Production constraints
While precolonial banana production may have been relatively stable, pests and diseases introduced into Africa in the last century have destabilized production in some areas. Some important introduced diseases and pests include black leaf streak (also known as Black Sigatoka), Banana bunchy top virus (BBTV), burrowing nematode, banana weevil, and Fusarium wilt. More recently, banana Xanthomonas wilt (BXW) has emerged as an important bacterial disease that apparently originated in Ethiopia and caused a major disease epidemic in much of East Africa in the last decade. Breeding for resistance to these diseases and pests provided the initial motivation for IITA and partners to initiate breeding in Africa.

Manual pollination of banana flowers. Photo by IITA.
Manual pollination of banana flowers. Photo by IITA.
Banana breeding history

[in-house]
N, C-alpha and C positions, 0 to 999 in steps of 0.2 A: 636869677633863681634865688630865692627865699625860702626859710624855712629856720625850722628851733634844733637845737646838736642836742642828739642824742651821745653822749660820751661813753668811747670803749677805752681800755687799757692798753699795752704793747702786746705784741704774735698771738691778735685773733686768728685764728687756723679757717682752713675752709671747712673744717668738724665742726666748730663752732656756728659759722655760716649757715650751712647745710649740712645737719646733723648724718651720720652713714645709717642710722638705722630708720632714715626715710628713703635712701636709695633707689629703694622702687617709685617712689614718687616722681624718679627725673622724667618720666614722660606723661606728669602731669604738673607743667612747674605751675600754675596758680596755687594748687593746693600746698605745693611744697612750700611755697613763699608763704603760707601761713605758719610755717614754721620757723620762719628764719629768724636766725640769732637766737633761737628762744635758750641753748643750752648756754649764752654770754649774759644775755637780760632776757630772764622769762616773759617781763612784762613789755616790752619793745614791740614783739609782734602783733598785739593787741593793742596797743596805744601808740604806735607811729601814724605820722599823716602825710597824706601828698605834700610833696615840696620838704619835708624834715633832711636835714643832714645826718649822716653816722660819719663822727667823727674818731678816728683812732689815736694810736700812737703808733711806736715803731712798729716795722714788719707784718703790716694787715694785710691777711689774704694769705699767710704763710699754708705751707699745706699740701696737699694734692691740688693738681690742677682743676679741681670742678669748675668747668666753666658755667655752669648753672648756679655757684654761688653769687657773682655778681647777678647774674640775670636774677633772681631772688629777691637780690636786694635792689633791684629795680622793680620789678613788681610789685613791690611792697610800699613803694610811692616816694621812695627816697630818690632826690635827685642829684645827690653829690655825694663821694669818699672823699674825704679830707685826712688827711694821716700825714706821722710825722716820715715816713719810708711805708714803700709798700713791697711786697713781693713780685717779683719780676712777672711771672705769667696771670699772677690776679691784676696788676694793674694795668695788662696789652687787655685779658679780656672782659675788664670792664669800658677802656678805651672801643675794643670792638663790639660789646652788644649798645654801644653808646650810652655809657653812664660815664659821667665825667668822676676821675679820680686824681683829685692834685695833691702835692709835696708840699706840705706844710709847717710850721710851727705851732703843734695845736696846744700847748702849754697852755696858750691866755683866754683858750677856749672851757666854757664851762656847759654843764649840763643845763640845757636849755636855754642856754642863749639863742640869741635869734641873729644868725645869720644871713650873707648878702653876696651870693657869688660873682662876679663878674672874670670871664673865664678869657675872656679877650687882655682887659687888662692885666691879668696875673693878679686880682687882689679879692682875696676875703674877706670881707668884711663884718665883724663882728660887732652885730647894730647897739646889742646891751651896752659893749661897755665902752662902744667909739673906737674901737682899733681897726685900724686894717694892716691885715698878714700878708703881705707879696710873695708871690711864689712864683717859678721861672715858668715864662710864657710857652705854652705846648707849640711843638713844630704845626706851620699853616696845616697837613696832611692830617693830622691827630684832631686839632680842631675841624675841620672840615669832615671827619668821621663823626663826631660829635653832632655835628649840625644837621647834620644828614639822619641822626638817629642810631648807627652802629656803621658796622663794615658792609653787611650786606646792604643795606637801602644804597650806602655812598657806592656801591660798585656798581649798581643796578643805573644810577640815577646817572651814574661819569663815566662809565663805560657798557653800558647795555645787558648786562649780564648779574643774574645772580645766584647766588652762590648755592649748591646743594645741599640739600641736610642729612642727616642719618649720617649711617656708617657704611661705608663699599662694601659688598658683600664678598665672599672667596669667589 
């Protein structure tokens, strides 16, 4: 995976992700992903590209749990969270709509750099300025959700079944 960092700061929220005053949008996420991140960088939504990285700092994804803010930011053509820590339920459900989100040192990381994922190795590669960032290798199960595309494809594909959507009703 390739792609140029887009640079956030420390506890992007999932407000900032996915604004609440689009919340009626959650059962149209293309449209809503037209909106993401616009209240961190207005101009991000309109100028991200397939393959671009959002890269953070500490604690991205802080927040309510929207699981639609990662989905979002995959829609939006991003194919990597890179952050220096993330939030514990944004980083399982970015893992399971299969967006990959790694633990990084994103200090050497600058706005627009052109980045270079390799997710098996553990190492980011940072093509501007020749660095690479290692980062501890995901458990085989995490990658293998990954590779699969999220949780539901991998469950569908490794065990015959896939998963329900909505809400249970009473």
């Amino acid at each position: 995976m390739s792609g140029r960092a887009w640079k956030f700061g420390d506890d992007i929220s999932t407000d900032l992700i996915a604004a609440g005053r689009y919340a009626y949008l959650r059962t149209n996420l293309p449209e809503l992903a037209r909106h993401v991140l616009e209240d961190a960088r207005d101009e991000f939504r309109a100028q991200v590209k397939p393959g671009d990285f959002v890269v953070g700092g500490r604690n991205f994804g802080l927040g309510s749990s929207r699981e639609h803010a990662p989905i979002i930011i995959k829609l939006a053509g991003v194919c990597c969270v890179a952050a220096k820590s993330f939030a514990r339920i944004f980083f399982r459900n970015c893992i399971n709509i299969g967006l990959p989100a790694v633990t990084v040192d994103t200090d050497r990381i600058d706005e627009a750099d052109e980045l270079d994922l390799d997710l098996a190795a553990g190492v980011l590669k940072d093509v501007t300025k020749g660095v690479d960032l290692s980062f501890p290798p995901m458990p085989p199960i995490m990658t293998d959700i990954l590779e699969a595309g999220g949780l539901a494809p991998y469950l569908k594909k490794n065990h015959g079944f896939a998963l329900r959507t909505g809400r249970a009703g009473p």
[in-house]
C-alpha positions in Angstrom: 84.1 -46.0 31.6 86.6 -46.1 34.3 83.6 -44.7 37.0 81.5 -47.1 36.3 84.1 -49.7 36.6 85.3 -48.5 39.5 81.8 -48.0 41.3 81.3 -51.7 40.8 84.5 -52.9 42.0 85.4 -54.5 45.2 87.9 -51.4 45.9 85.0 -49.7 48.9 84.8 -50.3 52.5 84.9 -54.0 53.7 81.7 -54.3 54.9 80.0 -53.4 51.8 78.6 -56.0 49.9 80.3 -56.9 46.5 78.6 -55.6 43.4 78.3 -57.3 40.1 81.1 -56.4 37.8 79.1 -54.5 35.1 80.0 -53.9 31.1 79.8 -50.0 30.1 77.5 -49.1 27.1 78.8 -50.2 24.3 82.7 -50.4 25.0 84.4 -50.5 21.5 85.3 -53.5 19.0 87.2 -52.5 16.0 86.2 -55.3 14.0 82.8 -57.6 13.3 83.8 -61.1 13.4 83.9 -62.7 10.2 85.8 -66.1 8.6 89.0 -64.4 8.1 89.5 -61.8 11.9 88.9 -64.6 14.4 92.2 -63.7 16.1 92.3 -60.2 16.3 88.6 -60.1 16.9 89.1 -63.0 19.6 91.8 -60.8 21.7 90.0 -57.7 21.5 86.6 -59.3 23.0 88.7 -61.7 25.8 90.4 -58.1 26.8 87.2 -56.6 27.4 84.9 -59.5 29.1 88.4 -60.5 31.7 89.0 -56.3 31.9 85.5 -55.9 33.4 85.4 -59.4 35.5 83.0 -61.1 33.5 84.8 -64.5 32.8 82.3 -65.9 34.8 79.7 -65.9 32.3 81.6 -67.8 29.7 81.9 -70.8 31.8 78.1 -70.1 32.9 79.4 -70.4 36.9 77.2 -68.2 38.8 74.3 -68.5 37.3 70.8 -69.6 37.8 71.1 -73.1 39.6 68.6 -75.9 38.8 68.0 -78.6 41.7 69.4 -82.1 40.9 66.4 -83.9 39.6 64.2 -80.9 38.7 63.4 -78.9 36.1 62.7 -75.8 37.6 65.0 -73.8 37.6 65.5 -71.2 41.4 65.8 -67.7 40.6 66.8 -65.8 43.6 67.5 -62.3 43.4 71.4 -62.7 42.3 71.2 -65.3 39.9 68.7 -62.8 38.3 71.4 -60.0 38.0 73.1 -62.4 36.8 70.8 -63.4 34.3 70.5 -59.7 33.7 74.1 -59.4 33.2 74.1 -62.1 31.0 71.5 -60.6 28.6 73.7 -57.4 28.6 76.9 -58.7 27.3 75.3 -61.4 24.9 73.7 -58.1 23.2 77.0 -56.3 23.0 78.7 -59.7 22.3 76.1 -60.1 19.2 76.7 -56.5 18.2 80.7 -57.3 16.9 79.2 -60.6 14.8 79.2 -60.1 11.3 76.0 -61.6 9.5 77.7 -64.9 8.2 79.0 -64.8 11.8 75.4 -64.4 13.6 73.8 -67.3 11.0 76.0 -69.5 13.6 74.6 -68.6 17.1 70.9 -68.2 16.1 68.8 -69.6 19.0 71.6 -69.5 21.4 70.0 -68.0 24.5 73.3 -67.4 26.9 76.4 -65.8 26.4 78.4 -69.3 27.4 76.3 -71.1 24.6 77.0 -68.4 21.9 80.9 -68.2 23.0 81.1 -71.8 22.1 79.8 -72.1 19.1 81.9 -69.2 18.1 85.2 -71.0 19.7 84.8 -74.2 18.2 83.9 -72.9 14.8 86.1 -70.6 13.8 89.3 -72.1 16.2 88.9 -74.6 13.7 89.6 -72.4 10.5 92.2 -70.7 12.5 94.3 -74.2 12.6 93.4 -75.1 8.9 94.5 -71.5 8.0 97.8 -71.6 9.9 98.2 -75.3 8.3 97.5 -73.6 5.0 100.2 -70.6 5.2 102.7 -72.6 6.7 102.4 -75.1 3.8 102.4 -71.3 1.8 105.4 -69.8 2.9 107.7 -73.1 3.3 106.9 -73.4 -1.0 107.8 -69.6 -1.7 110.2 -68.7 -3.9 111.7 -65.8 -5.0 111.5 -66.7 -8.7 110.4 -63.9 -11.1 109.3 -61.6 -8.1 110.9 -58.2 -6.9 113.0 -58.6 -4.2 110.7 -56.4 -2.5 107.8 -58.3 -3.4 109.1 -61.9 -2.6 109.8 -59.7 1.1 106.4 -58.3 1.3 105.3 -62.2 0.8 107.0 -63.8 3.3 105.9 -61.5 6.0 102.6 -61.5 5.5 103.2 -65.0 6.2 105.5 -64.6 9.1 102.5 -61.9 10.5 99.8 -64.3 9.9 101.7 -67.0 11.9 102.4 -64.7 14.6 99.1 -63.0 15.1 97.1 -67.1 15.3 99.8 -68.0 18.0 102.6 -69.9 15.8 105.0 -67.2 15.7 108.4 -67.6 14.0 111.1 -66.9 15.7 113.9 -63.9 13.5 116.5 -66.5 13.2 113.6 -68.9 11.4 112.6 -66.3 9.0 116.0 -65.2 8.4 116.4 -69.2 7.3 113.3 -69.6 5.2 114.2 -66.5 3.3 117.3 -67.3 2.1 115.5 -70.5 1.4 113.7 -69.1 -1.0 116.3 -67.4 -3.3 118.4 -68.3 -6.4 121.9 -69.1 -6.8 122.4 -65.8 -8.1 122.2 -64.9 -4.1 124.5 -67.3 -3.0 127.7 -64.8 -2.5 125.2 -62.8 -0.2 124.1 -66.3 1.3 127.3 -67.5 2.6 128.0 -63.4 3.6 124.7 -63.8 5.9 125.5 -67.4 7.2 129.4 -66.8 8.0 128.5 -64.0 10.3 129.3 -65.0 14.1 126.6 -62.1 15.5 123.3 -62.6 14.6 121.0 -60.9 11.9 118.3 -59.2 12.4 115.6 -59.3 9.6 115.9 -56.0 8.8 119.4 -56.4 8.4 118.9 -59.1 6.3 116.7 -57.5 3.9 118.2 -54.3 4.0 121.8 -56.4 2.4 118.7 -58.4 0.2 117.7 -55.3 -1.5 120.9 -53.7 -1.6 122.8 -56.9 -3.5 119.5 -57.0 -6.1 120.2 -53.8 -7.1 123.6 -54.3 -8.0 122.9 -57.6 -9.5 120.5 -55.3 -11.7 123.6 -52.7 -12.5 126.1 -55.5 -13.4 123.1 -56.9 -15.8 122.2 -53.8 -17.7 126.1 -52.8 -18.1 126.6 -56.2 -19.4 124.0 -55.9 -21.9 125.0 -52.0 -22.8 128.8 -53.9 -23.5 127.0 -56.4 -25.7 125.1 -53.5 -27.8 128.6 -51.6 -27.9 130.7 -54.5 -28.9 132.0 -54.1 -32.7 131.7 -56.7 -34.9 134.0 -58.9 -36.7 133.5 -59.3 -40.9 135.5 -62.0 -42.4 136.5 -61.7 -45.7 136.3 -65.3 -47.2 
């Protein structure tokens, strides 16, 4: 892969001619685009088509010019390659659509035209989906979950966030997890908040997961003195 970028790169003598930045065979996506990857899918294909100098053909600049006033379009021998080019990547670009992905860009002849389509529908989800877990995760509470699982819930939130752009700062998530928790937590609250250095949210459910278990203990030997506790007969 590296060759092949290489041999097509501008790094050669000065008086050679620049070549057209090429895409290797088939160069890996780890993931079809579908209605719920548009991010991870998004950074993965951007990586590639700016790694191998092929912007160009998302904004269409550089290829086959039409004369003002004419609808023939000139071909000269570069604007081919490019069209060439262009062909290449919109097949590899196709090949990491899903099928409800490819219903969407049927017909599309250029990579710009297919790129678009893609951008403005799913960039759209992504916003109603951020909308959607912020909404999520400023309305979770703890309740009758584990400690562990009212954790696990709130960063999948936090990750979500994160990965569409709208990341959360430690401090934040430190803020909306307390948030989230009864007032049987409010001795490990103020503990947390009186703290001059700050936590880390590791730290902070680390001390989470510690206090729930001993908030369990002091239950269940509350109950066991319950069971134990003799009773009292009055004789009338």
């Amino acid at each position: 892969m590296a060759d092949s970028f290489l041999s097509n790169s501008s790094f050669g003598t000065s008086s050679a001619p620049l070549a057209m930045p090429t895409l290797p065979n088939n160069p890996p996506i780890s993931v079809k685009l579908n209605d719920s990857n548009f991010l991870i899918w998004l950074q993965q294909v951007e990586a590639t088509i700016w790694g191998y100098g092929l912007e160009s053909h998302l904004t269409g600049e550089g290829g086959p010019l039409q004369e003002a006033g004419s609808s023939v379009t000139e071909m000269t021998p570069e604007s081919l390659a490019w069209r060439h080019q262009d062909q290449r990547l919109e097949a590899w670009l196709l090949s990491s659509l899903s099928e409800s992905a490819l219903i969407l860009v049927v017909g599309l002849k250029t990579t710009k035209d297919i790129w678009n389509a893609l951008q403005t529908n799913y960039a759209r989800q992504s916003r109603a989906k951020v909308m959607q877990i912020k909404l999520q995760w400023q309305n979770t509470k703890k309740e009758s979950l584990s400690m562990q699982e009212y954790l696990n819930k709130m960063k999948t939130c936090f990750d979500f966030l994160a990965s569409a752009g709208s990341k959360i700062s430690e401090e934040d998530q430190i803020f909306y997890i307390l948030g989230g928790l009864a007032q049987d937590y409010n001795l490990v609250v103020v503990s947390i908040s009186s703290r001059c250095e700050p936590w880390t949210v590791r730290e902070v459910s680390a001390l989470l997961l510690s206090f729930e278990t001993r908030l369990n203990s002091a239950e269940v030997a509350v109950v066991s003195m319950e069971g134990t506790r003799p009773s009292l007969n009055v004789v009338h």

Although early efforts to breed banana using modern breeding concepts were initiated by British scientists in the Caribbean about 80 years ago, even today the world has only about seven significant banana breeding programs. IITA initiated a plantain breeding program at the Onne High Rainfall research station in southeast Nigeria in the 1980s as a new epidemic disease, Black leaf streak, arrived in the region. This program made relatively rapid progress, identified fertile plantain varieties to cross to wild sources of resistance, optimized and implemented embryo rescue as a means of boosting germination from <1% to 5─30%, and produced resistant high-yielding hybrids by the early 1990s. Realizing that the bigger portion of African banana production was in highland East Africa and also threatened by black leaf streak, in 1995, IITA initiated a banana breeding program in Uganda in collaboration with the National Agricultural Research Organization (NARO). Working together, scientists identified fertile EAHB varieties, produced resistant high-yielding tetraploid hybrids to serve as parents, and initiated a program to produce resistant high-yielding triploid hybrids that were more likely to remain seedless.